The Curious Life of Robert Hooke.

You might think, what kind of books are professors reading nowadays? Last week, The Medium sat down with Professor Bernice Iarocci, an instructor with the Visual Arts department at UTM. She discusses polymath Robert Hook, her fascination with his illustrations, and integrations between science and art—all in Lisa Jardine’s The Curious Life of Robert Hooke.

 

TM: Tell me about what you’re reading:

BI: “The book is called The Curious Life of Robert Hooke, the Man who Measured London. It’s about Robert Hook [who] was an instrumental figure during the scientific revolution that was happening in Europe. He’s a very interesting figure because he isn’t known for having discovered anything, but he was involved in a lot of different ways in the major discoveries that are associated with the beginnings of modern science. He published a very important book called the Micrographia in 1665 which was very influential and had to do with the use of the microscope. The way I got into him, because I’m interested in images, is that he was a very good draftsmen and he trained with a couple of painters when he was young, and [published] engravings for the Micrographia. They’re beautiful—they’re these highly detailed, very scientific drawings. He did work in chemistry, in astronomy, in microscopy, studied fossils, and came up with ideas that had to do with evolution.

 

TM: He sounds realty well rounded, then!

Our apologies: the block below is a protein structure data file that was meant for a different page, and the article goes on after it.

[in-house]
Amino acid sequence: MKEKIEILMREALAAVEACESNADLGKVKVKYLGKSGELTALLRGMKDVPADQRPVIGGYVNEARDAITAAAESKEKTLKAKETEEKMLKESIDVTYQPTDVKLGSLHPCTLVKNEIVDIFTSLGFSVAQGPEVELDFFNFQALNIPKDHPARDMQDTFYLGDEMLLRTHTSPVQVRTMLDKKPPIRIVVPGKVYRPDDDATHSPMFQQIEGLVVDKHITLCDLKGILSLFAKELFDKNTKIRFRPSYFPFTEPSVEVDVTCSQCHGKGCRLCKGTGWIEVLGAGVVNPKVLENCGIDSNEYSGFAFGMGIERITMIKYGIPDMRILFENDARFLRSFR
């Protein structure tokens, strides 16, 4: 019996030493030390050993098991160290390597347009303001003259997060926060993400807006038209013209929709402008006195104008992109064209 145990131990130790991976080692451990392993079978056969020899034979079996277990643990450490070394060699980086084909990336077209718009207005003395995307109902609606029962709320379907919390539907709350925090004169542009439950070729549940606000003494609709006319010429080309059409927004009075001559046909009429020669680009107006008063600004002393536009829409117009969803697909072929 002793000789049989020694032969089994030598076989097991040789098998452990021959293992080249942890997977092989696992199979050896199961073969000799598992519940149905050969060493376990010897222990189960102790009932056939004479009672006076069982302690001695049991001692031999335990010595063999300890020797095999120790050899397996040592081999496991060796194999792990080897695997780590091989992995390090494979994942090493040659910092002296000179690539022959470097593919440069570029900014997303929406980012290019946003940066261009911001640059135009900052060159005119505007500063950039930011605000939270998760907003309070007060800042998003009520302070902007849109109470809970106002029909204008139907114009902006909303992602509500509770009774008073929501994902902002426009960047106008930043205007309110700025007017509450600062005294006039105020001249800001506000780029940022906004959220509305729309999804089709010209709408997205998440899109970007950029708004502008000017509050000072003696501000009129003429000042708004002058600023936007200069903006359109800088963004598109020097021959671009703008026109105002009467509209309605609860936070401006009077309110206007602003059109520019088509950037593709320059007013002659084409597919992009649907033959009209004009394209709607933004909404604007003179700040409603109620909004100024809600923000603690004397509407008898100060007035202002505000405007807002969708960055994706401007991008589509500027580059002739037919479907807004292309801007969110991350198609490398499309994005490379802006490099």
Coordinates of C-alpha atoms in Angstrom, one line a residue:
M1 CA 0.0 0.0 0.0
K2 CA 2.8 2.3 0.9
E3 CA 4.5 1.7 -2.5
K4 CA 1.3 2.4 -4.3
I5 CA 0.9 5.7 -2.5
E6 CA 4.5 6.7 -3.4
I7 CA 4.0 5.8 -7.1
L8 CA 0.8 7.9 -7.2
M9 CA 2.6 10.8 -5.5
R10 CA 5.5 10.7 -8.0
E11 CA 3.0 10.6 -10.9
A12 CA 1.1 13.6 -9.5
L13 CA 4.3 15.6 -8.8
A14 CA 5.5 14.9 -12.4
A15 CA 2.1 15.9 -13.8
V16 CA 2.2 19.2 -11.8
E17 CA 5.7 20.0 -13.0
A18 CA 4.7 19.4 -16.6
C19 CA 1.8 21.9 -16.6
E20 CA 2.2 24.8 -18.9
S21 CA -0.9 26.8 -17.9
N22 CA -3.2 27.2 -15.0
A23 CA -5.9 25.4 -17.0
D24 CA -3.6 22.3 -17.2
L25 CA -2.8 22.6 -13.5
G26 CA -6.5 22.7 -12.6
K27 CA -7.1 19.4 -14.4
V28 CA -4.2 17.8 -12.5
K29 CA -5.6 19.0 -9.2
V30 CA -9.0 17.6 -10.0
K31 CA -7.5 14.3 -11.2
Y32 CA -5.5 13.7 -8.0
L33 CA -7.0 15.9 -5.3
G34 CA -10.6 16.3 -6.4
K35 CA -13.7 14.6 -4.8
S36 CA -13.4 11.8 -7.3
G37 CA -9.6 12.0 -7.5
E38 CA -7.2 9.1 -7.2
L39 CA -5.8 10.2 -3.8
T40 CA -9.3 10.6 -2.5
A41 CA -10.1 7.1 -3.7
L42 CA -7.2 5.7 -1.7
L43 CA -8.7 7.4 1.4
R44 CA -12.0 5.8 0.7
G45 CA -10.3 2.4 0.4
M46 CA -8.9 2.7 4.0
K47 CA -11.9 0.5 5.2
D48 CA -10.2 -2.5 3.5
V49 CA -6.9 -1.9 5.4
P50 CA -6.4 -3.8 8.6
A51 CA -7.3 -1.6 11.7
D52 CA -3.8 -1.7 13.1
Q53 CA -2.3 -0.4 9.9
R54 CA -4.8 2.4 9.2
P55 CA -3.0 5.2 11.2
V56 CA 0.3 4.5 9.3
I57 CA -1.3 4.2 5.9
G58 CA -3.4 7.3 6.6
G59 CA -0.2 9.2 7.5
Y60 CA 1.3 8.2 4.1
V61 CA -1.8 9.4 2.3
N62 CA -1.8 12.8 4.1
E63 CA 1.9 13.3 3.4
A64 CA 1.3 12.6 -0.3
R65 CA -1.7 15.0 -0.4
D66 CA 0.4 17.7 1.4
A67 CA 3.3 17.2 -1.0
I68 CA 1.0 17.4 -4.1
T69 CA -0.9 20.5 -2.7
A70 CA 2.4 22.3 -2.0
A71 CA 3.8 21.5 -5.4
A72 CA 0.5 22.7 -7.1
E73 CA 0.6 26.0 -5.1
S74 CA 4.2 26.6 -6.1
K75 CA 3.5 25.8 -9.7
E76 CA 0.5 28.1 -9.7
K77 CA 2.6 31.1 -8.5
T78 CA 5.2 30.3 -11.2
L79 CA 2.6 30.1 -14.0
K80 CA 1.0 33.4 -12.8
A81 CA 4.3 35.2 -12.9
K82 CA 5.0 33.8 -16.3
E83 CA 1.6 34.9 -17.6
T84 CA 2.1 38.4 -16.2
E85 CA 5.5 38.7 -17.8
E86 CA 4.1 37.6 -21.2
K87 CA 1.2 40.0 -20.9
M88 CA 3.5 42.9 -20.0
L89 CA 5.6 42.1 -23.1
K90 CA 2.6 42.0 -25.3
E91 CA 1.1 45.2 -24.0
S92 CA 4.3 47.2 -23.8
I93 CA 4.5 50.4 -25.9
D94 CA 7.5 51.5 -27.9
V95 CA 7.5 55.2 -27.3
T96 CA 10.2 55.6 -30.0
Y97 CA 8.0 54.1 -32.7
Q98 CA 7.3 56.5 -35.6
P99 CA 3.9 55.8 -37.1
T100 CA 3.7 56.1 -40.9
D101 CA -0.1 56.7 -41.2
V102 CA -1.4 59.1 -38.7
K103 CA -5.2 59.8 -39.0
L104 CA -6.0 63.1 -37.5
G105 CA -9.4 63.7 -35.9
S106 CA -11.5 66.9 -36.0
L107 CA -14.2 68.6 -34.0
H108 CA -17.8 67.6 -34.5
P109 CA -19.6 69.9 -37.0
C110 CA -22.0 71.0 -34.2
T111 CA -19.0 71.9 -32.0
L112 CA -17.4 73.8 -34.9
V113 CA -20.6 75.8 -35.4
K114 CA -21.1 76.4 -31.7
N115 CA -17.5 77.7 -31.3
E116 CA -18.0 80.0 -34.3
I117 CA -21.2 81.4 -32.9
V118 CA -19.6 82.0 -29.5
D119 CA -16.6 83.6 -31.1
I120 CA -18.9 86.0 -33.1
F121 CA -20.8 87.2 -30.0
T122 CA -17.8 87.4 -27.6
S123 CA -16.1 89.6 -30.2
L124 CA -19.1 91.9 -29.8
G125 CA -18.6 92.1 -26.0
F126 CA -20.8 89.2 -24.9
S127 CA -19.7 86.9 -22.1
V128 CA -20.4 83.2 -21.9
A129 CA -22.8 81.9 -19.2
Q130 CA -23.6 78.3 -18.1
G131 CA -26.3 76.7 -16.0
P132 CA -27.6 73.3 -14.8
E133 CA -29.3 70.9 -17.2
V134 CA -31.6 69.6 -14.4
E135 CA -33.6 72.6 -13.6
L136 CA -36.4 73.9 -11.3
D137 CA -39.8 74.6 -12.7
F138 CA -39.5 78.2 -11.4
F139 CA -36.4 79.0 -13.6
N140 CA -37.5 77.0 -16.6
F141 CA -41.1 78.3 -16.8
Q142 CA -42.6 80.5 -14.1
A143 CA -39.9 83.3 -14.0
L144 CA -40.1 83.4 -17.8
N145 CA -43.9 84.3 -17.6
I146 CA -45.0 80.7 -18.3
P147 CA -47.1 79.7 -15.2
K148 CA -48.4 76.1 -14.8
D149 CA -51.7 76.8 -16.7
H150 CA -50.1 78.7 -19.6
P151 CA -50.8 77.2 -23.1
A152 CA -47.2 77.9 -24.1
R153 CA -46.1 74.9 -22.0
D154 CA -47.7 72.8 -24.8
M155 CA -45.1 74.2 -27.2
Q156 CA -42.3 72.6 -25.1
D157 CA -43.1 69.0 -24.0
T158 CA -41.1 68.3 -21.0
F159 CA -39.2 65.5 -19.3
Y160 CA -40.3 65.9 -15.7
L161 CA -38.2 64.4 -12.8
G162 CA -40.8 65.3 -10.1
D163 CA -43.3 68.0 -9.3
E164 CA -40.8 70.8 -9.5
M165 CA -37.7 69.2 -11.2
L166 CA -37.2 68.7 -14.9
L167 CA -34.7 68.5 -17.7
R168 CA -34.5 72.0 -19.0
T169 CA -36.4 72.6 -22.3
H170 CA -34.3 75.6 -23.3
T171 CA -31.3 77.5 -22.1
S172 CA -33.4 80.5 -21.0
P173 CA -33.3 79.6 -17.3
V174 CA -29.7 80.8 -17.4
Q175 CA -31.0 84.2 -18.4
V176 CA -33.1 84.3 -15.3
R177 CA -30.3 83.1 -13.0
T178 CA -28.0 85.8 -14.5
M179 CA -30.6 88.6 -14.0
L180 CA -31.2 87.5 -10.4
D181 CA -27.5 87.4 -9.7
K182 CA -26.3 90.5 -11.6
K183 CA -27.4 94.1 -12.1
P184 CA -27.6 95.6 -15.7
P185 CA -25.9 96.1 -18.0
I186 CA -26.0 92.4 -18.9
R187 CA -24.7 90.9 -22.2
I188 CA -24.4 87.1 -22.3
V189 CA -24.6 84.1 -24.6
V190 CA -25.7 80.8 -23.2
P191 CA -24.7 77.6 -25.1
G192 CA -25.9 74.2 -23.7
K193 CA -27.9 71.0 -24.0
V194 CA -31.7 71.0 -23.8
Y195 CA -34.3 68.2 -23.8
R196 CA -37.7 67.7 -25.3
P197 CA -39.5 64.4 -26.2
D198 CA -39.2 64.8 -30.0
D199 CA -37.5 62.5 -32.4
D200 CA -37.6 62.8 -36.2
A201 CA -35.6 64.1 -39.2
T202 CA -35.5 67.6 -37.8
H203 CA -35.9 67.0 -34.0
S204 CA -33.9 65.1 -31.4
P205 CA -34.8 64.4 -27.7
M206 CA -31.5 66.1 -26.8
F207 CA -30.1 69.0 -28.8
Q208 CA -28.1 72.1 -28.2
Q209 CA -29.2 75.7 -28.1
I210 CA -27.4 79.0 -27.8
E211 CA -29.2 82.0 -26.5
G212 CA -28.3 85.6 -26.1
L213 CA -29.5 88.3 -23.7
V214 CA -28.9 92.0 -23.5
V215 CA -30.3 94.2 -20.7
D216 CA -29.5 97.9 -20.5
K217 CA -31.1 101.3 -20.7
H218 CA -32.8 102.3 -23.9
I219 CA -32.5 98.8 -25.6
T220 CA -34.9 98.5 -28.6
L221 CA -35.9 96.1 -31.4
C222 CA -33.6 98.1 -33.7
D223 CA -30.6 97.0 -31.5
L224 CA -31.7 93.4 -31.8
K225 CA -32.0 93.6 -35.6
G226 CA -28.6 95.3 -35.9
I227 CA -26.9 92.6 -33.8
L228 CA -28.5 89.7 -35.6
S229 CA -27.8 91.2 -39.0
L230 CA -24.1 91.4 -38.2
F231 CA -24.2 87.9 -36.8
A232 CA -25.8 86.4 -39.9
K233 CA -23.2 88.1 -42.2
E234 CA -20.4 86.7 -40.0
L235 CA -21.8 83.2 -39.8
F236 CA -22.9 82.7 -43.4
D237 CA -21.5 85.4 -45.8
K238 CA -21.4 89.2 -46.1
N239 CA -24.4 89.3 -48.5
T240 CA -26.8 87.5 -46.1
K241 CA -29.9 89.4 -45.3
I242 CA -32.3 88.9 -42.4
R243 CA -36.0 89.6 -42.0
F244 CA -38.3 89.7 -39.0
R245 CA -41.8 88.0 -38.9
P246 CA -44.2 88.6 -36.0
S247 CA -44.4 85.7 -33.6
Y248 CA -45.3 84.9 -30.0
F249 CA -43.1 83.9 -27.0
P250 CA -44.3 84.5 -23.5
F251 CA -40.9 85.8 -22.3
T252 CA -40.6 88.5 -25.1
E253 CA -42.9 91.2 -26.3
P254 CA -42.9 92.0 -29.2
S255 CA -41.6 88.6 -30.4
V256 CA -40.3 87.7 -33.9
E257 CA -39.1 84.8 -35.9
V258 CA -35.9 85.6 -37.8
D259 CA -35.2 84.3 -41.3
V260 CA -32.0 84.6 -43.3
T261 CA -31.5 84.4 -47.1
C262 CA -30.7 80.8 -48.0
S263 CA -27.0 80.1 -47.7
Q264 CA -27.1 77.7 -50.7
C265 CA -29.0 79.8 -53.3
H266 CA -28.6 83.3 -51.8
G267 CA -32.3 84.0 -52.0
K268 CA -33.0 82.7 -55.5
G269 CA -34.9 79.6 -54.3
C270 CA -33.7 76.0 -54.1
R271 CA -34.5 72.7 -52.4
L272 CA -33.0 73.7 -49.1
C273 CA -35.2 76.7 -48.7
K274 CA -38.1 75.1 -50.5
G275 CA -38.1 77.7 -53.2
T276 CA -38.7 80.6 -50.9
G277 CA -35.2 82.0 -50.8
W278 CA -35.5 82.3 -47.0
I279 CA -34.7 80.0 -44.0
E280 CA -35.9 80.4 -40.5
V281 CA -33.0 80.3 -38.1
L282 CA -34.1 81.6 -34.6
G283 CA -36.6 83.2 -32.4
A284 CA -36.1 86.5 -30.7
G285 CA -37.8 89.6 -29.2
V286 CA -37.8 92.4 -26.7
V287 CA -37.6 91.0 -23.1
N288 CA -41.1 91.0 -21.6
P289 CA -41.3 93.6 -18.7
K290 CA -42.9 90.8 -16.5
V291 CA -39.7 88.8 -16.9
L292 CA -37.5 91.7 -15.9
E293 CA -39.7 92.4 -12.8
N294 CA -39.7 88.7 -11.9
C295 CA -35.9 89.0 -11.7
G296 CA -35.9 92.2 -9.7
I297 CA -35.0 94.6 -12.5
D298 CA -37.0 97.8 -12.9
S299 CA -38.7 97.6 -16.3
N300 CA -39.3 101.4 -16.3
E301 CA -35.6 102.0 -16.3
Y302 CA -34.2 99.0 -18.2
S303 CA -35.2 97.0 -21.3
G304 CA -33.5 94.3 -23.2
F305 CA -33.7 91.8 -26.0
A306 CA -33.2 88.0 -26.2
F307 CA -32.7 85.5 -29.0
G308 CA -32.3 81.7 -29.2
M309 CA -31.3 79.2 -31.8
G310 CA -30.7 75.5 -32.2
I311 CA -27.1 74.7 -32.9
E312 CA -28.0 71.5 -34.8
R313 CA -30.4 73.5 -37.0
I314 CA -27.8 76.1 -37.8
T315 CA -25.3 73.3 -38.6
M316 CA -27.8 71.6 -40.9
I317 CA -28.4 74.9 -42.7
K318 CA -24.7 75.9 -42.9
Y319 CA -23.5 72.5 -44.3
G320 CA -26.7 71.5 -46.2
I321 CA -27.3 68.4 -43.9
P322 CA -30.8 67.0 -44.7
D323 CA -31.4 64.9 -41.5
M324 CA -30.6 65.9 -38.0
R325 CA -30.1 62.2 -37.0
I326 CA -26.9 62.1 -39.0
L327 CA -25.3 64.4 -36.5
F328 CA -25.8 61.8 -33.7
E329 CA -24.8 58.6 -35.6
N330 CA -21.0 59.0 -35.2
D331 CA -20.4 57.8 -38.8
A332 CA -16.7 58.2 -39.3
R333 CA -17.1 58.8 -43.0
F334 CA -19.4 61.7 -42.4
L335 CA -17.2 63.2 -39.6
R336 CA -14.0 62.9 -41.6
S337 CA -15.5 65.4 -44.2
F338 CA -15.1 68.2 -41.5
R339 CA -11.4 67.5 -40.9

BI: Well, the city of London essentially burnt down in 1666, so he and this architect Sir Christopher Wren were in charge of rebuilding the city, so he was also the city surveyor. He did that also while he was doing all this scientific work. One of the things [Jardine] focuses on in the book was how overworked he was […] one of the ways he dealt with this—because he was chronically ill, dizzy, anxious, paranoid, and depressed—was that he would self-medicate.

 

TM: Is that what drew you to the book?

BI: I wanted to learn more about him, because as I said the way I got into the book was through these illustrations that he did for the Micrographia, but I knew he had worked with Wren. Christopher Wren was a famous architect from seventeenth century England, but I didn’t note to what extent [Hook] was involved with [Wren]. And I’ve become interested in the scientific world of the seventeenth century as well—besides the art history!

 

TM: Have you read much from Jardine? Or is this the first thing you’ve picked up by her?

BI: This is the first one (I’ve read) by her—she has other books that have to do with this area, with England and the beginnings of science there, so I think I would like to read other things by her. She’s a very good writer. It’s a very fun read besides being very informative. She’s one of these crossover writers, so her work is taken seriously by scholars but it’s also for popular consumption.

 

TM: What was your favourite thing about it?

BI: The drug taking was very interesting, because there’s the idea that this guy was so productive and high functioning and such a mess physically. I think a real sense of the person comes along which is nice, because that’s not always the case with historical academic material. It is integral to what he produced. It gives hope to those of us who are not super-people!